thy sins are forgiven thee? or to say, arise and walk? Neither of them were easy to a mere creature, but both of them easy to God; and he that could say the one with power and efficacy going along with his word, could say the other as effectually: and whereas it was a plain case, and out of all question, that he could bid this "paralytic" man, though in this weak condition, arise from his bed, stand upon his feet, and go home of himself; and since he had already healed many that were sick of the palsy, and particularly the "centurion's" servant, by a word speaking, he must have equal power to forgive sin. For to heal the diseases of the body in such a wonderful manner, was a very sensible proof of his power to heal the maladies of the soul; and though these are greater than those of the body, yet since both require divine power, he that is able to do the one, is able to do the other. And that it might appear he did not say this in a boasting manner, he adds,

For whether is easier, to say, Thy sins be forgiven thee; or to say, Arise, and walk?
Matthew 9:5. Γάρ] gives a reason for the thought expressed in the preceding question,—the thought, namely, that they were not justified in thinking evil of Him.

τί ἐστιν εὐκοπώτερον] The meaning is unquestionably this; the latter is quite as easy to say as the former, and conversely; the one requires no less power than the other; the same divine ἐξουσία enables both to be done; but in order that you may know that I was entitled to say the one, I will now add the other also: Arise, and so on. The result of the latter was accordingly the actual justification of the former. For τί in the sense of πότερον, comp. Stallbaum, ad Plat. Phil. p. 168.

ἔγειρε (see the critical remarks) is not a mere interjection, like ἄγε, ἔπειγε (Fritzsche, ad Marc. p. 55 f.), seeing that it is followed by καί, and that the circumstance of the arising has an essential connection with the incident (see Matthew 9:2, ἐπὶ κλίν. βεβλημένον; comp. Matthew 20:6-7); but the transitive is used intransitively (Kühner, II. 1, p. 81 ff.), as is frequently the case, especially in verbs denoting haste (Bernhardy, p. 340). Eur. Iph. A. 624: ἔγειρʼ ἀδελφῆς ἐφʼ ὑμέναιον εὐτυχῶς.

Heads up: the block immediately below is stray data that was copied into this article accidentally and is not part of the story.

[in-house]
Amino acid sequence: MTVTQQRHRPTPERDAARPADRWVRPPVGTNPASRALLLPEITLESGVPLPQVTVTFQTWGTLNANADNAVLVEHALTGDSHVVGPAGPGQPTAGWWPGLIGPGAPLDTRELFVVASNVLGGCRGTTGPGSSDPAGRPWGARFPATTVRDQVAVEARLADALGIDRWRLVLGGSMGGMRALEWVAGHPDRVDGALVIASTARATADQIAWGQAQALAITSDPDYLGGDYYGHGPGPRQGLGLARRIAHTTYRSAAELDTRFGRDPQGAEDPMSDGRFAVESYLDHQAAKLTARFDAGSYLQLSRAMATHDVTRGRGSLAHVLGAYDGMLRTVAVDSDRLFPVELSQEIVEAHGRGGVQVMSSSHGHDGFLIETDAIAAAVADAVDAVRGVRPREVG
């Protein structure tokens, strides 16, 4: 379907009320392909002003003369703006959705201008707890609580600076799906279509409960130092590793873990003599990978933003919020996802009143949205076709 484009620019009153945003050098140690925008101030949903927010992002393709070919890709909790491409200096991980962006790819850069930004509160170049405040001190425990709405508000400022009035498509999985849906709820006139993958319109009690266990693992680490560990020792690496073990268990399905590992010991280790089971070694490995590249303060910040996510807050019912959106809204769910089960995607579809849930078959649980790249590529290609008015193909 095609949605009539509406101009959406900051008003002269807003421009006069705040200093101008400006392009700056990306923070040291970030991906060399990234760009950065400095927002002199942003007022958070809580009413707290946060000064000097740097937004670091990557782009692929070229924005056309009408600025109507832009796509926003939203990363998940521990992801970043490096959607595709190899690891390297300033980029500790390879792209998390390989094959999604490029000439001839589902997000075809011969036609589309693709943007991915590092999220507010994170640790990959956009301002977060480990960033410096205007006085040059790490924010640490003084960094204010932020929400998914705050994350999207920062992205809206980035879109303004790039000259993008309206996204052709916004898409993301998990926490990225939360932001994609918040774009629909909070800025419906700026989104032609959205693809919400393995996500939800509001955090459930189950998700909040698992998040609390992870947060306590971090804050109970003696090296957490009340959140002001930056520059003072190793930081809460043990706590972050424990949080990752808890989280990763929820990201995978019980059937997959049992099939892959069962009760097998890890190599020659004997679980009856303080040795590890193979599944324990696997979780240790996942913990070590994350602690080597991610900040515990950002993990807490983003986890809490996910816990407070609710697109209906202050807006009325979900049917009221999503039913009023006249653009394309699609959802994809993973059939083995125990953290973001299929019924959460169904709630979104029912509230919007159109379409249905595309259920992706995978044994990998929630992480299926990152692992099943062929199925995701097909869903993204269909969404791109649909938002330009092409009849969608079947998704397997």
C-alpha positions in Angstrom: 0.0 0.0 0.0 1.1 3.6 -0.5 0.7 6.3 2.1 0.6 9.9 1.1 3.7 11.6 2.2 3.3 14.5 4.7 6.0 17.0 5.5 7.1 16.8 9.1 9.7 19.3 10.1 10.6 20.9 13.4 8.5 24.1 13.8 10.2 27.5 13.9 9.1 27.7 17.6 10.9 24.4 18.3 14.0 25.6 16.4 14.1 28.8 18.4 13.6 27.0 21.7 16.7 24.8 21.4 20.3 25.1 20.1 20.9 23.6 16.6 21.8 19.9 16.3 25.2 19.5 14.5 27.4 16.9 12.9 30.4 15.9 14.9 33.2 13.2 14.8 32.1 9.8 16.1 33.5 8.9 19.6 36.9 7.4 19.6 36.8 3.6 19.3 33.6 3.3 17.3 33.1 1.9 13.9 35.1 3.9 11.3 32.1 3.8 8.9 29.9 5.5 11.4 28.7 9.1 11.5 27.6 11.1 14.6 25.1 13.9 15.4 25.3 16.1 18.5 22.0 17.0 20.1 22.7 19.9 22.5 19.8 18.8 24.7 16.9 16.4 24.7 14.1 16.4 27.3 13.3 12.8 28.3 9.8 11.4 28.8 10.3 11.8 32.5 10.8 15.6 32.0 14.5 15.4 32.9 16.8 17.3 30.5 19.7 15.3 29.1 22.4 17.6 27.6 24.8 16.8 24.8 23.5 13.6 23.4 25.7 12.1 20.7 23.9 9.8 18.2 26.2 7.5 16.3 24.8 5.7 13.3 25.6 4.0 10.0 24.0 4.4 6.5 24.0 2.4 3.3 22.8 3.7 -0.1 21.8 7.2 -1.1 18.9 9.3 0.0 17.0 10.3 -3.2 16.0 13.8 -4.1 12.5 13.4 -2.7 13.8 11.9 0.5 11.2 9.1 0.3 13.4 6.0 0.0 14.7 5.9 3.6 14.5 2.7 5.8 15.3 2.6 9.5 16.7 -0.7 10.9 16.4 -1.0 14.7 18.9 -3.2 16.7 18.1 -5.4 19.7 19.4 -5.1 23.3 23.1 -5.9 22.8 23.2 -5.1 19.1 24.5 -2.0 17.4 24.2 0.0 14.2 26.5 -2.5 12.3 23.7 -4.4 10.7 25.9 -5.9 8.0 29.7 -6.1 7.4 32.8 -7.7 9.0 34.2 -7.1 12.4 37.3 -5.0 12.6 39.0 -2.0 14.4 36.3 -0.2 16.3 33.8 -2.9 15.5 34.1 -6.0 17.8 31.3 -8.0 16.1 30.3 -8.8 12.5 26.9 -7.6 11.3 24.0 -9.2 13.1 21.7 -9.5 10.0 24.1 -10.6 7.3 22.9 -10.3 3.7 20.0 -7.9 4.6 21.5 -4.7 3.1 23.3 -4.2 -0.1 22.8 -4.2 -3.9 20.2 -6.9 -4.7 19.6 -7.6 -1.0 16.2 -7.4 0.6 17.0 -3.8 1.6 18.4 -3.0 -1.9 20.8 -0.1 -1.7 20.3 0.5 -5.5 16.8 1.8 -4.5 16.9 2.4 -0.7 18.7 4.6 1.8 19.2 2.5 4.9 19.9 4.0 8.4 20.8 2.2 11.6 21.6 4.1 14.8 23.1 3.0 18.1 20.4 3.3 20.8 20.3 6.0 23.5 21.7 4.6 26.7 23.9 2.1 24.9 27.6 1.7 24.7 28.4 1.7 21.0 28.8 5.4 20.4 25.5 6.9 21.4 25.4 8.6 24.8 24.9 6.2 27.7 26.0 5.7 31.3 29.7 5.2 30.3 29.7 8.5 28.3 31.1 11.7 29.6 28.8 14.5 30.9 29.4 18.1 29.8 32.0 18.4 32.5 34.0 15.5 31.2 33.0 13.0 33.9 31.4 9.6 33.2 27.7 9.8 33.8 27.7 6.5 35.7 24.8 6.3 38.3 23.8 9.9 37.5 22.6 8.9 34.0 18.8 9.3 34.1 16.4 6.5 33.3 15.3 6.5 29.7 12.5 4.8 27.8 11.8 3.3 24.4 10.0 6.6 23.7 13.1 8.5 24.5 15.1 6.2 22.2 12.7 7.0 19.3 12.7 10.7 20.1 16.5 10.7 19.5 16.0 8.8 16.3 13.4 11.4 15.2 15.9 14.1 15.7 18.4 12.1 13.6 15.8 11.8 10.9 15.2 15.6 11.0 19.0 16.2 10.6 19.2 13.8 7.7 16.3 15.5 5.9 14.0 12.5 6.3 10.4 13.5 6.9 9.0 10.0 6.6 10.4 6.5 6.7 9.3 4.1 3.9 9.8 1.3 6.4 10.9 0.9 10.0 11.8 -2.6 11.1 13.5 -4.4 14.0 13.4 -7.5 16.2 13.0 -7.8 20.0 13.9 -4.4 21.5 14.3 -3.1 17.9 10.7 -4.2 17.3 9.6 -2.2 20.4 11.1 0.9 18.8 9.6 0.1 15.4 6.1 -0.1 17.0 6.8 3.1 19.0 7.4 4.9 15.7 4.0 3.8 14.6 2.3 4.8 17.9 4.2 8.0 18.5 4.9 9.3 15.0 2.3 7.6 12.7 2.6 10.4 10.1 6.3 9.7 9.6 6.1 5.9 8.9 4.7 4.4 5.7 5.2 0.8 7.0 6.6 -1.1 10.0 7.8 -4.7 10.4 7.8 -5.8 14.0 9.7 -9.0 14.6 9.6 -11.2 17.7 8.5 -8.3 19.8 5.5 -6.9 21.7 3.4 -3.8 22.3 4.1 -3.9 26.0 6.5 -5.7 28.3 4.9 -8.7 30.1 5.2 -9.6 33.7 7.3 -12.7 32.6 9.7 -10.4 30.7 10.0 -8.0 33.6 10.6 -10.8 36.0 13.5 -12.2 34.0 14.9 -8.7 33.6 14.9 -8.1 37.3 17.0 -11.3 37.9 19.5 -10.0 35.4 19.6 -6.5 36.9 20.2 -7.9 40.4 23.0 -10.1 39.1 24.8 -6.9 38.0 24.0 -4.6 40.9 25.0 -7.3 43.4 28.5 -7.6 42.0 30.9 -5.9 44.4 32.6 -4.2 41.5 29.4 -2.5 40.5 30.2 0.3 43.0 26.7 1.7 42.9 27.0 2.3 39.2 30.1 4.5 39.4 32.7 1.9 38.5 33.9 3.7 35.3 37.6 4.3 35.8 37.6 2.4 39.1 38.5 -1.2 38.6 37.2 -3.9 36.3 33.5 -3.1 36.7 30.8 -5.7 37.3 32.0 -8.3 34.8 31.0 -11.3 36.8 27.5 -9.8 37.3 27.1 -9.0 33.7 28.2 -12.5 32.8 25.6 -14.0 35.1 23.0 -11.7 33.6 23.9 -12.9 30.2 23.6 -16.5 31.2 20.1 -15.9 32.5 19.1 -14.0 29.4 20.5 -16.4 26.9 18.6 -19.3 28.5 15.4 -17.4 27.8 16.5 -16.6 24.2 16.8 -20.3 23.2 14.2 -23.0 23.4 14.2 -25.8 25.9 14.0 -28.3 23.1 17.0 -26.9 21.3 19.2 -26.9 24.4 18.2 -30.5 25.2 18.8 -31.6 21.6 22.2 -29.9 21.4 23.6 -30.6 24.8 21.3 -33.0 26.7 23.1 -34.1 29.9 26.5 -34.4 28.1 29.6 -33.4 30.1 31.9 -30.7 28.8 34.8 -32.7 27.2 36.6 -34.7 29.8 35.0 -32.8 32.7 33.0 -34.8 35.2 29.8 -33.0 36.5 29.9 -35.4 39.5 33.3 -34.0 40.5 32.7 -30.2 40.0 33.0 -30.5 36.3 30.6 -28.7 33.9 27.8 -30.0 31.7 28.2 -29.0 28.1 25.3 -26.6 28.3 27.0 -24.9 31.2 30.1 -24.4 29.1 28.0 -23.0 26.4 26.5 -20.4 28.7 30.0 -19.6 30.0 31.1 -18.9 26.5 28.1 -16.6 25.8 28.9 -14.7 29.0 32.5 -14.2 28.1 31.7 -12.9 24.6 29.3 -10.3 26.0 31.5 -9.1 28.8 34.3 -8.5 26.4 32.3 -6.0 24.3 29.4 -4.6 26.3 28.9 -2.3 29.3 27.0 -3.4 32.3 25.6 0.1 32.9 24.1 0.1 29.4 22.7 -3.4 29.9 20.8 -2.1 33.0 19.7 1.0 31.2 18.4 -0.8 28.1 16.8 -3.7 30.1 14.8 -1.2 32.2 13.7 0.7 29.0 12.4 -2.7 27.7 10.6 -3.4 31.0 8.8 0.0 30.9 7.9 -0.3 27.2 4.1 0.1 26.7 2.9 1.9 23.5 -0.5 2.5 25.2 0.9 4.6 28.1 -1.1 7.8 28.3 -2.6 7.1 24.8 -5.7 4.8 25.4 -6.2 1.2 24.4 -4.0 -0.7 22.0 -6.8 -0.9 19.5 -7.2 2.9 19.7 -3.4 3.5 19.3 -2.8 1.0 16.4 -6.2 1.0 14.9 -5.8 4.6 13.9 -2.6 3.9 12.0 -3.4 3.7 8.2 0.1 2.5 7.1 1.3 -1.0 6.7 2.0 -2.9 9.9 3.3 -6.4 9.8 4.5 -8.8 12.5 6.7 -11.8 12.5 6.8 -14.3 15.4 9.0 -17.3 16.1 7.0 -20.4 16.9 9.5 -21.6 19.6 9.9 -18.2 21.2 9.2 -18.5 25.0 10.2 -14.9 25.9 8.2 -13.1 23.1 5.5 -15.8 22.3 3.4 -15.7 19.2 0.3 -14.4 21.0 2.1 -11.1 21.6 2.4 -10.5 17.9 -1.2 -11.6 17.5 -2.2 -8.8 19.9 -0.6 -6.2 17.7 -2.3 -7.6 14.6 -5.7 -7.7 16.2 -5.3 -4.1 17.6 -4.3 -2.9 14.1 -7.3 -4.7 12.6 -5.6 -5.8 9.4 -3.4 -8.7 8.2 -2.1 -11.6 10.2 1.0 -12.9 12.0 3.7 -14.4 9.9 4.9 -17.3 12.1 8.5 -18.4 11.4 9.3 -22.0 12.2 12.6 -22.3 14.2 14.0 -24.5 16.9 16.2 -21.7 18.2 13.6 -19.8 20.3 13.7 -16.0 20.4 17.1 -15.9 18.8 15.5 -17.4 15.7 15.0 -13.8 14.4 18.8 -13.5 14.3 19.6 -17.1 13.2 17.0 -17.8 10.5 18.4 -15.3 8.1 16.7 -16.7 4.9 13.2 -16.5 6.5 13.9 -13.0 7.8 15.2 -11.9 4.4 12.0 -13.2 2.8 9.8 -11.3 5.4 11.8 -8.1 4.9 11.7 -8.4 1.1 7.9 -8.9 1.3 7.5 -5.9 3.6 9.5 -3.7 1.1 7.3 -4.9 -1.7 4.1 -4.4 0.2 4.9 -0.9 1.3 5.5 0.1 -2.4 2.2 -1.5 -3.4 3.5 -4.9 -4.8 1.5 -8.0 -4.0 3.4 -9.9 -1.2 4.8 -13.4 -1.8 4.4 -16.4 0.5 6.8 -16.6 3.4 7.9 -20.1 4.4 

Matthew 9:5. εὐκοπώτερον (from εὖ and κόπος, whence εὔκοπος; in N.T. (Gospels) only the comparative neuter is found, as here). The question as to ability, δύναμις, is first disposed of; which is easierεἰπεῖν: they are both alike easy to say; the vital matter is saying with effect. Saying here stands for doing. And to do the one thing was to do the other. To heal was to forgive. It is implied that it is easier to forgive than to make a palsied man strong. Christ means that the one is ordinary, the other extraordinary; the one is within the power of any man, the other belongs only to the exceptional man; there is no assumption in declaring pardon, there is pretension in saying “arise and walk”.

Matthew 9:5. Τί γὰρ, for which?) In itself either is the sign of Divine authority and power; and the connection between sin and disease is in itself most close: the power which removes both is one. According to human judgment, it is easier to say, “Thy sins are remitted;” and he who can say “Arise,” which appears greater, can also say this, which appears less.

Verse 5. - For. The expansion of his rebuke of their accusation, by his question and the command connected with it. Whether is easier, to say, Thy sins be forgiven thee (Revised Version, are forgiven, omitting "thee"); or to say, Arise, and walk? The former, because the truth or otherwise of the latter is at once visible. Observe that the two alternatives cover the two realms of influence, the spiritual and the physical. Men will not believe profession in the former realm if it be unaccompanied by visible results in the latter. Matthew 9:5